Examining the experiences of teachers in online professional development: a teacher education twitter-based professional learning network
Nusbaum, Rebecca Mae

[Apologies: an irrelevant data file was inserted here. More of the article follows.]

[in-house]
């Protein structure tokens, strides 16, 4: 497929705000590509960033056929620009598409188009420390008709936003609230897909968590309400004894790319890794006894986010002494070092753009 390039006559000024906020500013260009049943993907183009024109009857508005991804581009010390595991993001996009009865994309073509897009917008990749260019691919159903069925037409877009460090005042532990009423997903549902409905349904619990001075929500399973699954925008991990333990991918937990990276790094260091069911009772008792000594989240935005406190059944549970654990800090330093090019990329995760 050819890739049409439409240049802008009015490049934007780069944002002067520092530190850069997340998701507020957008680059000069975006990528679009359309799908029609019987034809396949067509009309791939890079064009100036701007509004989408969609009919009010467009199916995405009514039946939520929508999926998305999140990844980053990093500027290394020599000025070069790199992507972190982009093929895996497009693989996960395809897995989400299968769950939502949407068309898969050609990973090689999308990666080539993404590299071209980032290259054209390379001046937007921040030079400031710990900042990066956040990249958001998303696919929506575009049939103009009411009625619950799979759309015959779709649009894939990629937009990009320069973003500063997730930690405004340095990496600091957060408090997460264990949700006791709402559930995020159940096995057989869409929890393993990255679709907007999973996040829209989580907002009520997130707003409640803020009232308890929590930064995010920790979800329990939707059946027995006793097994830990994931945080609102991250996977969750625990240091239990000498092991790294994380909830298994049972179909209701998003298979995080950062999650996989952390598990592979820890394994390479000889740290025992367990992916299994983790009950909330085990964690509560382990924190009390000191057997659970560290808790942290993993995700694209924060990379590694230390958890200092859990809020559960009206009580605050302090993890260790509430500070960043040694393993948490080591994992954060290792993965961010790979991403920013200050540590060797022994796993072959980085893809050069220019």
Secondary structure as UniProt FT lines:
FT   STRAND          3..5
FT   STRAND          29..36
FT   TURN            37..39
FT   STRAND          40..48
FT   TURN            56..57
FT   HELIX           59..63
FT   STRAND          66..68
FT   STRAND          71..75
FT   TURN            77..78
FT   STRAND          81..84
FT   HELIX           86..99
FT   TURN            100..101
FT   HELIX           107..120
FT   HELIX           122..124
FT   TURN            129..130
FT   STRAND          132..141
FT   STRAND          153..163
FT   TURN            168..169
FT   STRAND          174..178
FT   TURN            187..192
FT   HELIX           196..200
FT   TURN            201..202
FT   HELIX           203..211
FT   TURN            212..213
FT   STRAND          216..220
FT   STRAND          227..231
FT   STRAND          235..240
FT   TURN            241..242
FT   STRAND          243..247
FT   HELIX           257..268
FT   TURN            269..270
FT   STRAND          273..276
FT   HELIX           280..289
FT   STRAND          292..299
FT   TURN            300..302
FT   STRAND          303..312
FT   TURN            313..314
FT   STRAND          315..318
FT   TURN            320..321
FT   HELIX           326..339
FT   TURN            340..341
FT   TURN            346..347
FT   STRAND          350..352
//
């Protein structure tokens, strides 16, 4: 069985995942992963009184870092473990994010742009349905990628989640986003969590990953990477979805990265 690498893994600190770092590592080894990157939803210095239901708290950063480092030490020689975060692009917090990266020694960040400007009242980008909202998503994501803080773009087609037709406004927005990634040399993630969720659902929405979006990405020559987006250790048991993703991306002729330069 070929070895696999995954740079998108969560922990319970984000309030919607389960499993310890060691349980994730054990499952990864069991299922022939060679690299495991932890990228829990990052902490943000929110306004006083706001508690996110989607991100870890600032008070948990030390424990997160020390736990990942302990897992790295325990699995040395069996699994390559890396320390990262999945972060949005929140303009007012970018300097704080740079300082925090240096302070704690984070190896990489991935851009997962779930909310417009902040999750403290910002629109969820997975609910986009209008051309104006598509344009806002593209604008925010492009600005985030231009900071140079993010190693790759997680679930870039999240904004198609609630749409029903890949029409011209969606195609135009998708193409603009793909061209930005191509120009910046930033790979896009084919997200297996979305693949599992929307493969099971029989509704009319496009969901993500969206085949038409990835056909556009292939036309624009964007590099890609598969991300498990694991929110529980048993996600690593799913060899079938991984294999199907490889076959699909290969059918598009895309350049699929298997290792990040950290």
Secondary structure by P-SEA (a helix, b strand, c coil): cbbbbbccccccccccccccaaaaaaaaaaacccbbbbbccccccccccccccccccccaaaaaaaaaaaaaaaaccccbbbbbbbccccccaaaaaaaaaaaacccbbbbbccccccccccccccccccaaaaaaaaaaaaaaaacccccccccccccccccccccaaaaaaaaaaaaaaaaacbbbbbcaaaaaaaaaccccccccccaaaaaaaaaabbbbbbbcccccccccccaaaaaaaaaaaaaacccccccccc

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Teacher Education Twitter-based Professional Learning Networks, commonly referred to as 'EdChats,' have increased rampantly in number and in reach over the past decade. Global, national, and local reforms tout EdChats as an effective learning platform and an innovative form of Professional Development, yet the EdChat trend is new enough that it has not developed research depth. EdChats provide a supplementary solution to traditional district-mandated auditorium Professional Development models. EdChat models often leverage social constructionist and constructivist learning paradigms in a highly accessible ubiquitous environment. Uniquely, EdChats seemingly highlight educators as self-directed learners who are seeking to curate their own learning trajectory to ultimately improve their practice. This qualitative study was framed from Garrison, Anderson and Archer's (2000) Community of Inquiry, as it sought to examine reported experiences through social presence, teacher presence, and cognitive presence. Intersection of these three areas provides relevant criteria for online learning analysis, and heavily aligns with educational experience at the crux of the model. This study served to examine reported overall learning experience of #MTEdChat participants through three guided research questions: learning experience, assumed learning roles, and how they learned from varied perspectives. The participants included 10 educators who met the following criteria: (1) being an in-service or pre-service K-12 educator: teacher, principal, coach, or school administrator, and (2) having participated in #MTEDCHAT one time or more. Participants were interviewed through secure video conference, their interviews were transcribed and analyzed, and emergent categories were developed. The data was analyzed using open codes and further analyzed through categories and emergent themes. Key findings revealed that learning experiences were comprised of three recursive buckets of learning, as described through: interpersonal, intrapersonal, and social capital. Participants revealed how these three primary areas helped to construct their reported learning experiences. Findings illustrate the value of learning reciprocally in a group, and how social capital can effectively facilitate learning. Also telling was the identifiable connection between a geographically boundless environment and the varied perspectives that it yields. Reported learning experiences provide relevance and prompt future use and recommended improvements.